One in 6 North Carolina households faced food insecurity in 2012. This means that one or more members in those households reduced their food intake or their eating patterns changed during the year because of a lack of money or resources for food, according to the U.S. Department of Agriculture. North Carolina’s level of food insecurity is the 5th highest in the nation, behind only Texas, Mississippi, Arkansas and Alabama.
Food insecurity increased by 2.2 percentage points since the start of the Great Recession. And the continued high level of North Carolinians who are not able to meet their most basic needs in the recovery remains high because of the labor market. The loss of jobs and the failure of the recovery to deliver enough jobs to meet the state’s workforce is the primary driver of this challenge. A secondary cause is the growth of low-wage jobs that don’t pay enough for a family to make ends meet.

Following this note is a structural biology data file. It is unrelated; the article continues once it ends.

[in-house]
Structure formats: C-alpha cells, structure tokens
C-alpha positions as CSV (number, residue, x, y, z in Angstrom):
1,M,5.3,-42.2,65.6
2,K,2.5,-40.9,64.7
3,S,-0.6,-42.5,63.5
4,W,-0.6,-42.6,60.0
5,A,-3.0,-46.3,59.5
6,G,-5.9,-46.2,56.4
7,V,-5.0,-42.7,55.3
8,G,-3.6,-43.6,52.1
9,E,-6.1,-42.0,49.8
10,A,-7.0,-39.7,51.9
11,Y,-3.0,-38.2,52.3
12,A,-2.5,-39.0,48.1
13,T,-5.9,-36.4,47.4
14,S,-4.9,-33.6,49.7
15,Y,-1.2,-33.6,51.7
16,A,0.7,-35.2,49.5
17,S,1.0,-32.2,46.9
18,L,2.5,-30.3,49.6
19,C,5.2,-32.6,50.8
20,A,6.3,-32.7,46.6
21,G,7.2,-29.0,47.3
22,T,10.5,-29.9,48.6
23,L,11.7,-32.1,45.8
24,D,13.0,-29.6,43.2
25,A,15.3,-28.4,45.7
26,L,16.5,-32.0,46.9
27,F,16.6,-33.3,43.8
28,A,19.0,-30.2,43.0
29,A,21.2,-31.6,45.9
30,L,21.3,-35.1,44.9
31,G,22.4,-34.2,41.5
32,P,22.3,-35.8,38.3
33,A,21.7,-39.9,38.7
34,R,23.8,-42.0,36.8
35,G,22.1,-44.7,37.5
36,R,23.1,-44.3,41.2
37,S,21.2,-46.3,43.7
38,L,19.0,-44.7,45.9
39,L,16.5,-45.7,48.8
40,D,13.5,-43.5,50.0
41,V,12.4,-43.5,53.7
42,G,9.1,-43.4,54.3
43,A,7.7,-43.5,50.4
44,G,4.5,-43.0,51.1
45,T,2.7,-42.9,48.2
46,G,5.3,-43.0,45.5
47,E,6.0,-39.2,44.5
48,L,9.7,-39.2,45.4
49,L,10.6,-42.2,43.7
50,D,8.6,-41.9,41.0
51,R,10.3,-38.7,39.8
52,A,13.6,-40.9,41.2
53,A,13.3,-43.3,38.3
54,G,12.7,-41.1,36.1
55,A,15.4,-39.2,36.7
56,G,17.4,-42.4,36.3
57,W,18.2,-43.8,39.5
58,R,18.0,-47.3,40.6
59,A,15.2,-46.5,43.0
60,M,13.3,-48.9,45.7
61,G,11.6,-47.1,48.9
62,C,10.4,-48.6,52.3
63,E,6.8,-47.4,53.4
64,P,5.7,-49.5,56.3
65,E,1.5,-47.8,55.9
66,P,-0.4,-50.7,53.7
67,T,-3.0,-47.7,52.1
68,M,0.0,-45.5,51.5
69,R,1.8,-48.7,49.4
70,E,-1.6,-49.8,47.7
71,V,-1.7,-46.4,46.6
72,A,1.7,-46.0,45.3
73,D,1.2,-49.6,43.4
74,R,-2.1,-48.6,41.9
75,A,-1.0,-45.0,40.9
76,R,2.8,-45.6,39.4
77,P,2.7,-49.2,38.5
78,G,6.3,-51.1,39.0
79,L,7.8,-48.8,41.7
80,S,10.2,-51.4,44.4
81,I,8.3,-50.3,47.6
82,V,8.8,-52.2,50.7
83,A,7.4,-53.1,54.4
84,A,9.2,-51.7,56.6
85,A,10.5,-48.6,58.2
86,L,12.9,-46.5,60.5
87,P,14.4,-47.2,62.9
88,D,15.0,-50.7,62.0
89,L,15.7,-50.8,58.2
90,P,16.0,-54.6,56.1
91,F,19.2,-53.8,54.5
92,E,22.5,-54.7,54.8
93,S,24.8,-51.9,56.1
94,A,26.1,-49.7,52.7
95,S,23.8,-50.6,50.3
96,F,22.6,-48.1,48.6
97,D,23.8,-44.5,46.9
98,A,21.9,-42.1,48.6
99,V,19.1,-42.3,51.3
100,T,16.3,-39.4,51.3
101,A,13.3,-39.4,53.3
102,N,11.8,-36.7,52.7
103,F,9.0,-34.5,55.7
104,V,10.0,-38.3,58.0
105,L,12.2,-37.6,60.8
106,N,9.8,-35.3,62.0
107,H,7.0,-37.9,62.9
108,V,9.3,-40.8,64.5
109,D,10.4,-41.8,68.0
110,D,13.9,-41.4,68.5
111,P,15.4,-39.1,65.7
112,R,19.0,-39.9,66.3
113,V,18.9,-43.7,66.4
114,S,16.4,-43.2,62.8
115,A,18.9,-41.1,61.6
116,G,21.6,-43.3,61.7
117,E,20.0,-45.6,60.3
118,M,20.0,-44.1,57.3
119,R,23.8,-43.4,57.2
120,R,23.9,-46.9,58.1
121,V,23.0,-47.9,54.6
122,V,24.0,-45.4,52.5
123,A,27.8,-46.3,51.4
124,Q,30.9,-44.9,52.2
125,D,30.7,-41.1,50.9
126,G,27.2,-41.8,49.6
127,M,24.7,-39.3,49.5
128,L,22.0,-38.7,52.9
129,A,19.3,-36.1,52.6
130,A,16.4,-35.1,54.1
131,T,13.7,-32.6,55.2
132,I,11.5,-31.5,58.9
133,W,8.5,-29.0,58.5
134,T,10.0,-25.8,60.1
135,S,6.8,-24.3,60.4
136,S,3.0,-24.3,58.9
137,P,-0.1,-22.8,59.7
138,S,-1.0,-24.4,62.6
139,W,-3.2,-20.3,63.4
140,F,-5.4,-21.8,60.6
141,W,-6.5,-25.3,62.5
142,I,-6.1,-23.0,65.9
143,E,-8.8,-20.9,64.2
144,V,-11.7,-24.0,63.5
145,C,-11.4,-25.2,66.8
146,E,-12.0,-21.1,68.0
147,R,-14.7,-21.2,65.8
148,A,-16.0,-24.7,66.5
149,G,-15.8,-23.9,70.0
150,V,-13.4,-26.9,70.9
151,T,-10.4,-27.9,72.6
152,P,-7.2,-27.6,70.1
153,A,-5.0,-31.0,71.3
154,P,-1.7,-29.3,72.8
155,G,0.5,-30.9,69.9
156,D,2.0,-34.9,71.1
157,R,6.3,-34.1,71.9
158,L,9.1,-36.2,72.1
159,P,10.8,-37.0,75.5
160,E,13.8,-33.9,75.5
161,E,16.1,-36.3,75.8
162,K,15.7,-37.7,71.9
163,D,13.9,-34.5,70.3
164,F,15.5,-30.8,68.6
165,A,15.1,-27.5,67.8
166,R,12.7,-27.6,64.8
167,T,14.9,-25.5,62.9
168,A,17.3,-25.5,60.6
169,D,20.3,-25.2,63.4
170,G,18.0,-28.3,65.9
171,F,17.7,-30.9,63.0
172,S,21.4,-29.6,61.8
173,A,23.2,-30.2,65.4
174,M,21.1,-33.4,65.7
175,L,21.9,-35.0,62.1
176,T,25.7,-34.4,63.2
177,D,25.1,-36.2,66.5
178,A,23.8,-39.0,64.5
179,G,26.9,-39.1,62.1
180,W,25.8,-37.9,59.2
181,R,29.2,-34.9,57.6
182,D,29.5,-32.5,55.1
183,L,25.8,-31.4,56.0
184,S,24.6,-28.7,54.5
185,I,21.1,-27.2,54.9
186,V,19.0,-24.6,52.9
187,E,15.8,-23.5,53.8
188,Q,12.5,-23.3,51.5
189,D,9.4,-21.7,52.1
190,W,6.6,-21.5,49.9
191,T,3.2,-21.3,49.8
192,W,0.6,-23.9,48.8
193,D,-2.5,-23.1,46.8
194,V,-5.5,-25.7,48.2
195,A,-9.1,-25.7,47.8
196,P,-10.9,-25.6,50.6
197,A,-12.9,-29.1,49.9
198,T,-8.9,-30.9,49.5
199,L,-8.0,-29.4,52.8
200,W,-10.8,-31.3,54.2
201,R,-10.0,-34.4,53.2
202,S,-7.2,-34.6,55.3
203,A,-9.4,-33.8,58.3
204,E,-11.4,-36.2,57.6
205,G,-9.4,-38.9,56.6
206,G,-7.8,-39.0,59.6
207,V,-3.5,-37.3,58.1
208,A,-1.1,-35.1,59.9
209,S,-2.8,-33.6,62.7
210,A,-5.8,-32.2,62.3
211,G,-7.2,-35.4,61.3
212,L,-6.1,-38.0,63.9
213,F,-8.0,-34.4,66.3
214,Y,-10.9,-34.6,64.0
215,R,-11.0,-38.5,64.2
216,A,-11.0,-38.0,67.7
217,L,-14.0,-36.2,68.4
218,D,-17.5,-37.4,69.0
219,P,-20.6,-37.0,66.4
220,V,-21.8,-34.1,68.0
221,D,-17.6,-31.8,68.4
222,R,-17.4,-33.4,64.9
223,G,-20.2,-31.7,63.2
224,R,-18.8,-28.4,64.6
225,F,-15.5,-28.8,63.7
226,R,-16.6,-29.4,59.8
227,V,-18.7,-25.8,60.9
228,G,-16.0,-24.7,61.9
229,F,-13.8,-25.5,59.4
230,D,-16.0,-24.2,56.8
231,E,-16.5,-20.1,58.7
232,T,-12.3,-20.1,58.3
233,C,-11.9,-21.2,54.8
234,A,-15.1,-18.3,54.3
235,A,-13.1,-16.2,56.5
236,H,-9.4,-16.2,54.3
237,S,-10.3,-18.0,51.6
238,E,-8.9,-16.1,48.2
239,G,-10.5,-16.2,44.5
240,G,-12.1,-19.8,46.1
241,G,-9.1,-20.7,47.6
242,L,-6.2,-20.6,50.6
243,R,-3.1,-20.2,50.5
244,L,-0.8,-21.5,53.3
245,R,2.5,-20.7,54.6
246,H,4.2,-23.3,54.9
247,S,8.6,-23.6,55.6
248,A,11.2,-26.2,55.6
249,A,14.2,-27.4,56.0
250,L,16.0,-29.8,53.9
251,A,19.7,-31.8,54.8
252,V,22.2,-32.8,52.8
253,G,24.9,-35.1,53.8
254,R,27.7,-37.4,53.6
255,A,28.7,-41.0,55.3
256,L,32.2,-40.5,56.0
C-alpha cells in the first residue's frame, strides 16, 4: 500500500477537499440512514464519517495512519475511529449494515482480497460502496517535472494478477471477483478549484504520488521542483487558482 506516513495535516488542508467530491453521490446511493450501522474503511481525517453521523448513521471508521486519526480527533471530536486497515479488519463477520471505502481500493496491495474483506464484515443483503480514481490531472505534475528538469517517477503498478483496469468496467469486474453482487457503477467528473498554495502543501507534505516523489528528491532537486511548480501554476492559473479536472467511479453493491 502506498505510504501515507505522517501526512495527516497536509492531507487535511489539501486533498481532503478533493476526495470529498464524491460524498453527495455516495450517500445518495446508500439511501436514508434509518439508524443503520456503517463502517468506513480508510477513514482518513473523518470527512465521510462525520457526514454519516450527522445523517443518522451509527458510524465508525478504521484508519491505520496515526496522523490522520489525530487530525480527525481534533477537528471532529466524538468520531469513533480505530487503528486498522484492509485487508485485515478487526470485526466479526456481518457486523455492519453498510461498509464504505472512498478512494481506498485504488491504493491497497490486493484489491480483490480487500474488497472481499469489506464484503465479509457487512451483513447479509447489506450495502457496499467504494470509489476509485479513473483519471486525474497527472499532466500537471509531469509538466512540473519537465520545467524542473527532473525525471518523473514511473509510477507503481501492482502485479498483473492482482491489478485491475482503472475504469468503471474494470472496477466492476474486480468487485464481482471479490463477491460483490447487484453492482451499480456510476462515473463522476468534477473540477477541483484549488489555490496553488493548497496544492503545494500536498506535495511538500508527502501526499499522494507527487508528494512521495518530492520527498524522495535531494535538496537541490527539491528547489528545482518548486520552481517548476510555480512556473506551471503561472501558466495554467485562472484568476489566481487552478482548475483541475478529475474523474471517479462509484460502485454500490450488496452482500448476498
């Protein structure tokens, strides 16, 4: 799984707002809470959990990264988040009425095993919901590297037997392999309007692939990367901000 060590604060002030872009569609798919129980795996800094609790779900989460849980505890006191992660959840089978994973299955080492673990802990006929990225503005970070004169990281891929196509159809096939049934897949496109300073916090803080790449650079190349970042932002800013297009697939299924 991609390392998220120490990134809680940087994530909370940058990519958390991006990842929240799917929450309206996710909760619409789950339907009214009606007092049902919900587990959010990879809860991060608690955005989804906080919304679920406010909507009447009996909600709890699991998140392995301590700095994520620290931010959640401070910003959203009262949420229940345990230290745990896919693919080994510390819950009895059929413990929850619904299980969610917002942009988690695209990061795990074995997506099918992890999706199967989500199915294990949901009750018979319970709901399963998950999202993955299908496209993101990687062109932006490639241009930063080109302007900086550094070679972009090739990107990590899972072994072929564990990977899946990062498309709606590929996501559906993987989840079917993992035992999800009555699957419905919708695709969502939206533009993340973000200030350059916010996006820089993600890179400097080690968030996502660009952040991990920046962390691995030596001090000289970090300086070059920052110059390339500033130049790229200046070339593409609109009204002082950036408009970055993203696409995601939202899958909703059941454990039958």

The Supplemental Nutrition Assistance Program (SNAP) has responded effectively to the economic downturn by increasing support to families who are impacted by unemployment and poverty. The program tracks closely the cycles in the economy: increasing support in downturns and decreasing support in recoveries. North Carolina’s experience over the 2000s shows this increase in downturns and the leveling off of recipients in recoveries. Given the nature of the low-wage job recovery, North Carolina has not seen the decline that is apparent in other states.
Projections by the Center on Budget and Policy Priorities suggest that SNAP spending will fall significantly in future years as the economy recoveries and that it has already stabilized. The countercyclical economic impact of SNAP is well-documented. For North Carolina families, the program provides a modest $1.33 dollars per meal support to put food on the table. These dollars are spent locally and quickly, supporting grocery stores and retail outlets across the state.